MAKE-OR-BREAK GAME: vs. Tennessee
The scheduling within the Big 12 Conference is so underwhelming an one-loss Sooners’ squad might be the team on the outside looking in during the inaugural College Football Player. It’s quite possible Oklahoma will slip up at least once during Big 12 play. The reason the Tennessee game is so important is due to it being the team’s only non-conference game against a Power Five opponent. The Volunteers may have been 5-7 last season, but their affiliation with the SEC holds plenty of water. The game will be a test to see how Oklahoma stacks up against the best conference in college football. A resounding victory by Oklahoma will show the Sooners are superior to the SEC’s middle class. And it will leave a positive impression in the playoff committee’s collective mind as the Sooners attempt to navigate their treacherous conference schedule.

HEISMAN HOPEFUL: QB Trevor Knight
Knight made it look easy against the Alabama Crimson Tide in the Sugar Bowl. The ball effortlessly flew out of the quarterback’s hand as he broke a Sugar Bowl record with 32 completions for 348 yards and four touchdowns. Knight’s performance in the bowl game leaves a lasting impression on Heisman voters and provides momentum as he enters his first season as a full-time starter. The reality, though, is Knight didn’t play well during the regular season. Knight won the starting job in fall camp last year only to hand the spot back to Blake Bell. Knight’s highest output in a single game before his explosion against Alabama was 171 passing yards. In fact, Knight only passed for 471 yards and five touchdowns during his previous eight appearances. But Knight’s Heisman candidacy is based purely on potential. If Knight can play at the same level seen against Alabama throughout the 2014 campaign, the Sooners will be one of the best teams in college football and the quarterback will be sitting in New York City waiting to hear his name called as the latest Heisman Trophy winner.

(Click HERE for the CFT 2014 Preseason Preview Repository)

Kentucky OC Eddie Gran gets contract extension and raise

LEXINGTON, KY - AUGUST 30:  The Kentucky Wildcats take the field before the game against the Tennessee- Martin Skyhawks at Commonwealth Stadium on August 30, 2014 in Lexington, Kentucky.  (Photo by Andy Lyons/Getty Images)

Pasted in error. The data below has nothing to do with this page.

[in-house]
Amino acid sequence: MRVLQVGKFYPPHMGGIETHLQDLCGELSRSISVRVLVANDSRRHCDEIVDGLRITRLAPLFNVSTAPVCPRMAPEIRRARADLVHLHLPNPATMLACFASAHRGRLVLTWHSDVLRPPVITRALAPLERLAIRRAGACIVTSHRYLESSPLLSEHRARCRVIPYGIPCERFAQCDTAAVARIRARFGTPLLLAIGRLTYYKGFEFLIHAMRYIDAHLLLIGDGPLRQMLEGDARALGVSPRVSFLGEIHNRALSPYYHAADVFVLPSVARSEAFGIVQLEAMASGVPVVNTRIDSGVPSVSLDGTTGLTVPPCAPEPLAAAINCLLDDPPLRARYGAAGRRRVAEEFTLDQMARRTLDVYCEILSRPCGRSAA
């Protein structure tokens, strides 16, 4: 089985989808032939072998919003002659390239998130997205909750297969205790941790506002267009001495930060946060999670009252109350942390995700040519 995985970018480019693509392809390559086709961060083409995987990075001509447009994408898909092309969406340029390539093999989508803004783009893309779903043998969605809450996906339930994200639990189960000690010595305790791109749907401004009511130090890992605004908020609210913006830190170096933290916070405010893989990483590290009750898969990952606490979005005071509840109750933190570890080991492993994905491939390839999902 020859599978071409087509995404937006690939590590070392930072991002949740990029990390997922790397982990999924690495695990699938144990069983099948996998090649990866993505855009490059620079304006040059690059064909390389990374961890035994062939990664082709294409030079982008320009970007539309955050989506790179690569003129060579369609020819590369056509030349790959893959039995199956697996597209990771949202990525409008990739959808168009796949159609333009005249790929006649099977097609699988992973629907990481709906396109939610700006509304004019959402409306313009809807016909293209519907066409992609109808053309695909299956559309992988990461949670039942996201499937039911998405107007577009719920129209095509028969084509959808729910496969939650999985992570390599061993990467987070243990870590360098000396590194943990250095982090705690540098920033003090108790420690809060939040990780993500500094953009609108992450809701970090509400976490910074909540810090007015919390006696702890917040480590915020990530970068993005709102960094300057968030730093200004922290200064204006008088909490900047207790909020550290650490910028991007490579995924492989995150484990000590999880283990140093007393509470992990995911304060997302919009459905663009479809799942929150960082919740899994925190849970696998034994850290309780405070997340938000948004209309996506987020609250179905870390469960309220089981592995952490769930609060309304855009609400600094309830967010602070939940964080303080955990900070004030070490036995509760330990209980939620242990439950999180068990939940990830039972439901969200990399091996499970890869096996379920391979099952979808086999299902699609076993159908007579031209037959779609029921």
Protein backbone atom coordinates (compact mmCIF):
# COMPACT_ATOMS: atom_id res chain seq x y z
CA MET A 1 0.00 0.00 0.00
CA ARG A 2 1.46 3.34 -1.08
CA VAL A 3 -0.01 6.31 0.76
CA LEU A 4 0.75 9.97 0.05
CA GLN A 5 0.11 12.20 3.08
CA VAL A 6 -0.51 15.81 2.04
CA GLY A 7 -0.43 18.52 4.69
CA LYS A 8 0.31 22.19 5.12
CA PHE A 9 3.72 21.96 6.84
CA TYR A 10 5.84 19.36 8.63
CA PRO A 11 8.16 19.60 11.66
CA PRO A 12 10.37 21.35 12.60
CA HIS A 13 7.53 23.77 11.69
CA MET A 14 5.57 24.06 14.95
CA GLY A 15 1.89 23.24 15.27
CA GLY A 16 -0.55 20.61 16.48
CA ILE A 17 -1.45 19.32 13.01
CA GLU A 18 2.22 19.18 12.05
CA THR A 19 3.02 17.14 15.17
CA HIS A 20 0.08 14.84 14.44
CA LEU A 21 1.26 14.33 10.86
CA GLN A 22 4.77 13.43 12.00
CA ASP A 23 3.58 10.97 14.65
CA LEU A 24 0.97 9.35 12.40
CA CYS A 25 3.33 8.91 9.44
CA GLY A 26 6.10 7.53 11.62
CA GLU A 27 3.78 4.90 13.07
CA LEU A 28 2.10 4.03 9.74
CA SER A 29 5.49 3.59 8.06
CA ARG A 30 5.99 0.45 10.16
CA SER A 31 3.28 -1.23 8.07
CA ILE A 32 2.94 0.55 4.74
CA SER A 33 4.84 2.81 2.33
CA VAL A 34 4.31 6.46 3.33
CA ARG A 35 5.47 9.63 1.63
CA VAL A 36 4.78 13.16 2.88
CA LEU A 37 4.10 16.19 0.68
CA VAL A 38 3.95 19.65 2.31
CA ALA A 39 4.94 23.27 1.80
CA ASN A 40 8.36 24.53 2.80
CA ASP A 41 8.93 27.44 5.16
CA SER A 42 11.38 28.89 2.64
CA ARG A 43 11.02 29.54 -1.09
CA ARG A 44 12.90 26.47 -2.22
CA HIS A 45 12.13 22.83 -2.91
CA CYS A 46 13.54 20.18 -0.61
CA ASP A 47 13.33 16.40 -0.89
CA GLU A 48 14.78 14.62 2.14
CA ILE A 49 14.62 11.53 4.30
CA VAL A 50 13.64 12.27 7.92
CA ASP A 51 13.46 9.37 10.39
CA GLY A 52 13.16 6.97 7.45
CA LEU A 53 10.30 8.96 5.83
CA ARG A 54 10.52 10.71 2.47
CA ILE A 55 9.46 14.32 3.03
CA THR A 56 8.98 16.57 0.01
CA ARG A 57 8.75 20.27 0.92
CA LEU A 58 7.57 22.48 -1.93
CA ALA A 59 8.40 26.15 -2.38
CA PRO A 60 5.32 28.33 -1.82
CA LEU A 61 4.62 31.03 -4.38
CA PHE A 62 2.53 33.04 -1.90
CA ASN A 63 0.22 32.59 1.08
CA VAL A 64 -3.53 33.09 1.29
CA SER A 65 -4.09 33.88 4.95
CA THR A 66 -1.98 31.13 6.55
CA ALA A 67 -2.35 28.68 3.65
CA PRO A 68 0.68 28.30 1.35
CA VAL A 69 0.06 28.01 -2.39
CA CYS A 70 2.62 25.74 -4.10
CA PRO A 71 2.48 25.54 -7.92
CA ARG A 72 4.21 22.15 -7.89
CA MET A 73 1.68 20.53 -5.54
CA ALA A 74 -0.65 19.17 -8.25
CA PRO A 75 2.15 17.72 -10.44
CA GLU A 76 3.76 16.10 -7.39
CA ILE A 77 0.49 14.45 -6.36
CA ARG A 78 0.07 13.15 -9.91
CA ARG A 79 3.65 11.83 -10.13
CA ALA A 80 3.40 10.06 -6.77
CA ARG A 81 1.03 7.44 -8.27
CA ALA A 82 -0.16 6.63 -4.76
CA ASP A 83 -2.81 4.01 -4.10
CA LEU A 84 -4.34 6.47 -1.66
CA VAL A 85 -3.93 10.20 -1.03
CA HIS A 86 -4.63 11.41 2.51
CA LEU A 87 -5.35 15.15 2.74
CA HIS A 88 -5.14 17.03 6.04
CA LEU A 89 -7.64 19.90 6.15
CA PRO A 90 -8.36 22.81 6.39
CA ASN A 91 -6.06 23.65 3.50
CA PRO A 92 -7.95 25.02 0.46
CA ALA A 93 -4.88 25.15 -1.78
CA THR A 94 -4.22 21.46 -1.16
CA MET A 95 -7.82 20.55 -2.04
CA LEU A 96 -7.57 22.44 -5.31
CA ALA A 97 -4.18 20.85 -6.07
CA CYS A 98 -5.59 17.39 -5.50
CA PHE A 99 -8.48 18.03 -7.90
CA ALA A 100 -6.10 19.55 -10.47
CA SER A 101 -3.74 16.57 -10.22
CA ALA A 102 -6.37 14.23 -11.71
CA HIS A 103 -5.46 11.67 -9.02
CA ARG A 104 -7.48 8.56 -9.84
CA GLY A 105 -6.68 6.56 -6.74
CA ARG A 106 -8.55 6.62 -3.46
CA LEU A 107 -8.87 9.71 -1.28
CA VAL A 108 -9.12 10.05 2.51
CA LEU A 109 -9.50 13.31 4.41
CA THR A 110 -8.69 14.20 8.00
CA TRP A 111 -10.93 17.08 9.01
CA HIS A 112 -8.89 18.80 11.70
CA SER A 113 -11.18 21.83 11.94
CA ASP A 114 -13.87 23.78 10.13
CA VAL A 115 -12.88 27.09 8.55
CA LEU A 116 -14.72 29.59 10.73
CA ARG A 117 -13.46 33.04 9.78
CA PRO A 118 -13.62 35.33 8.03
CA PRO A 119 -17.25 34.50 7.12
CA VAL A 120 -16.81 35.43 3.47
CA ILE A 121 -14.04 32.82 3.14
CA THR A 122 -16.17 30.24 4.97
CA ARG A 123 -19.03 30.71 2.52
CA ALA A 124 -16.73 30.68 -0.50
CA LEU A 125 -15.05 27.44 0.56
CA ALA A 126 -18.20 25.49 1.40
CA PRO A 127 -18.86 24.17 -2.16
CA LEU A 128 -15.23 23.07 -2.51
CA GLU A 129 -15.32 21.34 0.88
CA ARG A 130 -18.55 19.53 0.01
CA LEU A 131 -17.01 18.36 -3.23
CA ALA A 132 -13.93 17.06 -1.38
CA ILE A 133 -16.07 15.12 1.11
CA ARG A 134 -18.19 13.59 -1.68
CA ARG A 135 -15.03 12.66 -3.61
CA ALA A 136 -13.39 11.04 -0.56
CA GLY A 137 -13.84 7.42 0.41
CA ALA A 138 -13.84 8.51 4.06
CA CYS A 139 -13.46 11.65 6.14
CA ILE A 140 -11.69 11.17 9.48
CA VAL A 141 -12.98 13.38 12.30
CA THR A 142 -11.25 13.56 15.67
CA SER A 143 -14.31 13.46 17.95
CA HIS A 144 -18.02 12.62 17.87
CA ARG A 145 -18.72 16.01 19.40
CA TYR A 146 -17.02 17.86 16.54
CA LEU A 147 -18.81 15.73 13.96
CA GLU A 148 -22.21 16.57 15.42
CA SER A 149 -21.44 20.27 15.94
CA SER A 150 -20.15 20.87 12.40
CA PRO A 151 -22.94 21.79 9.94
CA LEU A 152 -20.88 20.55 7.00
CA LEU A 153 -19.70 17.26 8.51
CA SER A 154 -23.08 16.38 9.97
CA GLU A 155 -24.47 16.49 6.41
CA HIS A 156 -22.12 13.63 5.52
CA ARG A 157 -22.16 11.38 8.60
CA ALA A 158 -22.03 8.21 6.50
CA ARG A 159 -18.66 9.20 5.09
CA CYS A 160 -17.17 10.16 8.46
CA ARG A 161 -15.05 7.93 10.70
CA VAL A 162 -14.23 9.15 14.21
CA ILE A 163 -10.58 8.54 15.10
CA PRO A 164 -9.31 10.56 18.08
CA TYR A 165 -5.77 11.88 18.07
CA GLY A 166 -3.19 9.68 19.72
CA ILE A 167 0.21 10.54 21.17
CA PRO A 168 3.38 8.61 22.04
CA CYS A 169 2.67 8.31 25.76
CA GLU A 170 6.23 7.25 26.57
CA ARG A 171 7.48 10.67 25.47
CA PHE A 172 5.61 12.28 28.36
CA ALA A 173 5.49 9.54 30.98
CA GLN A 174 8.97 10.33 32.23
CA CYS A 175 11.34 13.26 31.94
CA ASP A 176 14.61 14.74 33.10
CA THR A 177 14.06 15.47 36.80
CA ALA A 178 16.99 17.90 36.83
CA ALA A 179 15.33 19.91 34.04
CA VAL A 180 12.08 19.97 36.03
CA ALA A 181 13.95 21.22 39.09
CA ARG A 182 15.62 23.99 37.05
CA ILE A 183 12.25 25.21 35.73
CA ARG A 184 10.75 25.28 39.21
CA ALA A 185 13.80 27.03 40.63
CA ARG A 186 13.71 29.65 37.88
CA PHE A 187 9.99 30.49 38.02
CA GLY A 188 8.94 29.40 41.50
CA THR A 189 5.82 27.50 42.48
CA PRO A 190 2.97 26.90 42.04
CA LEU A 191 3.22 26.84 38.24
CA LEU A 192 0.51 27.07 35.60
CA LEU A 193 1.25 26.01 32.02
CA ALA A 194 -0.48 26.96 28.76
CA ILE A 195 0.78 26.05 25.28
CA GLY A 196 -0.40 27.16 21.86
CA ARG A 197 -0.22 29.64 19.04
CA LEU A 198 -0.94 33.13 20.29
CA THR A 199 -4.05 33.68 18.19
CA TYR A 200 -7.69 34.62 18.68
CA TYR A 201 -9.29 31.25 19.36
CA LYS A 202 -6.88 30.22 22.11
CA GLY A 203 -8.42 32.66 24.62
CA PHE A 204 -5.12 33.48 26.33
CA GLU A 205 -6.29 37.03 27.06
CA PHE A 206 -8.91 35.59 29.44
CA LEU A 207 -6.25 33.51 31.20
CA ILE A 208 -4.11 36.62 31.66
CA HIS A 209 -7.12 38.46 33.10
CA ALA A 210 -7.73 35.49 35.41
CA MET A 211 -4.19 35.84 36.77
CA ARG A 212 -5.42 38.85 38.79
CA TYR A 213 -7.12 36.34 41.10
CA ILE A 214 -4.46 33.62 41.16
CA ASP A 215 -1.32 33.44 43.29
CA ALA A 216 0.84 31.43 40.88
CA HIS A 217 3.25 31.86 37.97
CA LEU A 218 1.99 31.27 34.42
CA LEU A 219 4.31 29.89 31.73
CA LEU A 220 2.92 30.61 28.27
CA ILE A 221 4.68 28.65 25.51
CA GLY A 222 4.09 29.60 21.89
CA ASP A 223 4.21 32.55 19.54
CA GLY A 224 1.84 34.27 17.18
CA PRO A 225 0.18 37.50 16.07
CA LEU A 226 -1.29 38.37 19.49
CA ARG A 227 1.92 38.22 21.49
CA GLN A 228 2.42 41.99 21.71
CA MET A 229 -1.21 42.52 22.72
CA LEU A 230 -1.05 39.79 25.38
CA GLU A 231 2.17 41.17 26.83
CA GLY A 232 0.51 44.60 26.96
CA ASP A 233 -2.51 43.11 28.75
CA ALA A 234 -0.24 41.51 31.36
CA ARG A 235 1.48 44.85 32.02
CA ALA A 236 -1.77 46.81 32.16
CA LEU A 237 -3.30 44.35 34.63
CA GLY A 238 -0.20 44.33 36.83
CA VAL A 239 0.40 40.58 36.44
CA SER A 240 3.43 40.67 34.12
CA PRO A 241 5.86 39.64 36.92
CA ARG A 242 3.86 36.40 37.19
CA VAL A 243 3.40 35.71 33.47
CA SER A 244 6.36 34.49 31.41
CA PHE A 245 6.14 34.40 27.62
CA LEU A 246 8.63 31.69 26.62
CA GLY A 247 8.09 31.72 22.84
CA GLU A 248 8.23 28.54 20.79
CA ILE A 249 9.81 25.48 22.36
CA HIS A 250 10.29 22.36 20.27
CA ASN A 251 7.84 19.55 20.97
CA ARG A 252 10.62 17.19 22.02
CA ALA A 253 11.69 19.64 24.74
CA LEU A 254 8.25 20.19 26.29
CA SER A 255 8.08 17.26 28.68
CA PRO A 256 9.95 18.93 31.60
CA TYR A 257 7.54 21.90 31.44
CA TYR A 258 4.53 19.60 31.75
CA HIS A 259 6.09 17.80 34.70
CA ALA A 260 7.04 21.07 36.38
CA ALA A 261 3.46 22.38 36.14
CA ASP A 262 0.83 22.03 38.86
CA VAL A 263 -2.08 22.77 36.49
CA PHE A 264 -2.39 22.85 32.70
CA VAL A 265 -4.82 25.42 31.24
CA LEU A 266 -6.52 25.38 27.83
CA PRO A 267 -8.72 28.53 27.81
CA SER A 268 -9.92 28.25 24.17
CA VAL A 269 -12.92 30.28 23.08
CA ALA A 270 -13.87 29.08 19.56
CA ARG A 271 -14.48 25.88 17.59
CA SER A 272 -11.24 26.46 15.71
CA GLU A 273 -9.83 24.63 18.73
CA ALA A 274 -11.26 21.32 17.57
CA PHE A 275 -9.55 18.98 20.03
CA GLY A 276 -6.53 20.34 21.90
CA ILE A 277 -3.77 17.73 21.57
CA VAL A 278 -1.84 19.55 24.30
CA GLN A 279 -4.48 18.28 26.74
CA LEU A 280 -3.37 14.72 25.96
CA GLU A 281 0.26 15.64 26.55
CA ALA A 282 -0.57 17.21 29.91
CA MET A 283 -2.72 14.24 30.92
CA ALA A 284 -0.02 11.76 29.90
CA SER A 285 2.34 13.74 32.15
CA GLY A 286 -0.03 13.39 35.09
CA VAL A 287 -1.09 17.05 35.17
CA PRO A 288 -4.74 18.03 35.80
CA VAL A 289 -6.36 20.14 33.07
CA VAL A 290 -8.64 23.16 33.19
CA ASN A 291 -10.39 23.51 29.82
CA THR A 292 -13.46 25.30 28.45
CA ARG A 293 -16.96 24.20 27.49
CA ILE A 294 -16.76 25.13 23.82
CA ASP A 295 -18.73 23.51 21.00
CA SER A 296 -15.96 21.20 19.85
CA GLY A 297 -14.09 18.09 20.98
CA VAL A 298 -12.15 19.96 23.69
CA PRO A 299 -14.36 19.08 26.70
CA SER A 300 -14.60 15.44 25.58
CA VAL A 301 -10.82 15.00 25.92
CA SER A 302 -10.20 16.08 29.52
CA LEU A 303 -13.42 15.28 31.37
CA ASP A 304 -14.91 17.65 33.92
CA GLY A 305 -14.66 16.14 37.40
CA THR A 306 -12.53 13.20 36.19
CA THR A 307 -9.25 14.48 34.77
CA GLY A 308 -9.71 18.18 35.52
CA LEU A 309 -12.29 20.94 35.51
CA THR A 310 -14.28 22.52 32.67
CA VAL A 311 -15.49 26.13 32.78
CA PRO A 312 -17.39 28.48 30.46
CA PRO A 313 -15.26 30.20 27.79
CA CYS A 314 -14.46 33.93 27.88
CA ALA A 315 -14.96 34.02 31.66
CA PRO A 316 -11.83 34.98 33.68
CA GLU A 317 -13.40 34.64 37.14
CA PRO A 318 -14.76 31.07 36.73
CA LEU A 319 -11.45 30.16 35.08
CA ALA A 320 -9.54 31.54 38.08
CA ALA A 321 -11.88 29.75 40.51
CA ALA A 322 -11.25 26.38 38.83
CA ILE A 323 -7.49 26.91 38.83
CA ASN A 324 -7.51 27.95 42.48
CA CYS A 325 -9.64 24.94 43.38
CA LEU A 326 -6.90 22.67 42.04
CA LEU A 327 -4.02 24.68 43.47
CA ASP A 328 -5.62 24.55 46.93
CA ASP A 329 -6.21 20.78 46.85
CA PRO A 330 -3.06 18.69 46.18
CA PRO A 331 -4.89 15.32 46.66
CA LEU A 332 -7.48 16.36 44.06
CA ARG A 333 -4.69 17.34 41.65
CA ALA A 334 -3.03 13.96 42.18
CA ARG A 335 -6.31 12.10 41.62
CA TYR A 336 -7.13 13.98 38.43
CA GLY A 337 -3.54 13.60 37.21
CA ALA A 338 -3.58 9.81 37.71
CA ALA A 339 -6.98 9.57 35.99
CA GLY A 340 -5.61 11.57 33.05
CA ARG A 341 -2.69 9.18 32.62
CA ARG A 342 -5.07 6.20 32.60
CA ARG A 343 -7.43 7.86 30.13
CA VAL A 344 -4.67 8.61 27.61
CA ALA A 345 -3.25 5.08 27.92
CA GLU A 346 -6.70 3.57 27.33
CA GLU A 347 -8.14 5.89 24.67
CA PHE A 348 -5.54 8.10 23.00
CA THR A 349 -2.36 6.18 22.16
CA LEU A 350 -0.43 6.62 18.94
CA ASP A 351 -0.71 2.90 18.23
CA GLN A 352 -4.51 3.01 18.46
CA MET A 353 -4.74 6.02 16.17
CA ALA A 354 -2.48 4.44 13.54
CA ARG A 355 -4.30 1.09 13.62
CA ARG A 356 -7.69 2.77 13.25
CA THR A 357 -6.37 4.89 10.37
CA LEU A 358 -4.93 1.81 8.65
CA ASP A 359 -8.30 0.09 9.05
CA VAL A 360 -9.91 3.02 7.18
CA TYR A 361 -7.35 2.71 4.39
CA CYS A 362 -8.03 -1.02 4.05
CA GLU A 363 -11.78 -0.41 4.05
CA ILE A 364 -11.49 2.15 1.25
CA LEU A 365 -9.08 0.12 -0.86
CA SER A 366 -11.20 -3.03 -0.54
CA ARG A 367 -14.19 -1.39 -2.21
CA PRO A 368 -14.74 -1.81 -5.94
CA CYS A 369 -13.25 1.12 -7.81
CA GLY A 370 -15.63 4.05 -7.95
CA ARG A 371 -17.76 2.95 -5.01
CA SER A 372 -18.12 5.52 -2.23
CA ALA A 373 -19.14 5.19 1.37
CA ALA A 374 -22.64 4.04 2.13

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After making some changes to the coaching staff this offseason, Kentucky is locking in offensive coordinator Eddie Gran for the next few seasons. Kentucky has signed Gran to a contract extension good through the 2019 season, according to The Courier-Journal.

According to the reported contract extension, Gran will be paid $825,000 in the 2017 season and will be given a $25,000 raise each of the next two seasons. A buyout cost of $150,000 per years is also added to the contract should he leave for another job during that span. Gran was originally under contract through the 2018 season, so his new deal tacks on an extra year in Lexington. The extended contract also bumps Gran’s pay by $175,000 compared to his previous contract.

Kentucky may have finished the 2017 season ranked 9th in the SEC in total scoring, but the Wildcats bumped up their average points per game by roughly six points in 2016 compared to the 2015 season. Kentucky also had the SEC’s third-most productive rushing attack with an average of 234.15 rushing yards per game and 30 rushing touchdowns. Only Auburn and Alabama had better averages and touchdown totals (and Alabama had two more games to pad the stats).

Kentucky has room to improve in the passing game after finishing the 2016 season ranked 13th in passing offense in the 14-team SEC. Kentucky also had an SEC-high 28 turnovers lost in 2016, with 16 fumbles and 12 interceptions thrown.

Gran joined the Kentucky program last year after a three-year stint at Cincinnati as offensive coordinator. Gran has previously been an assistant at Florida State, Tennessee, Auburn, and Ole Miss as well.

Nebraska WR coach Keith Williams sentenced to 30 days in jail for August DUI

LINCOLN, NE - SEPTEMBER 22: A cheerleader waves a flag after the Nebraska Cornhuskers score against the Idaho State Bengals during their game at Memorial Stadium on September 22, 2012 in Lincoln, Nebraska. Nebraska won 73-7. (Photo by Eric Francis/Getty Images)
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Nebraska wide receivers coach Keith Williams pled no contest to charges from a DUI incident last August. On Wednesday, he received his sentence from a county judge and learned he would be sentenced to 30 days in jail and three years of probation.

According to The Lincoln Journal-Star, Williams was also fined $1,000 for his latest DUI charge. Williams has until March 3 to apply for house arrest, although prosecutors made a push for Williams to serve his time behind bars after not being locked up for two prior DUI charges.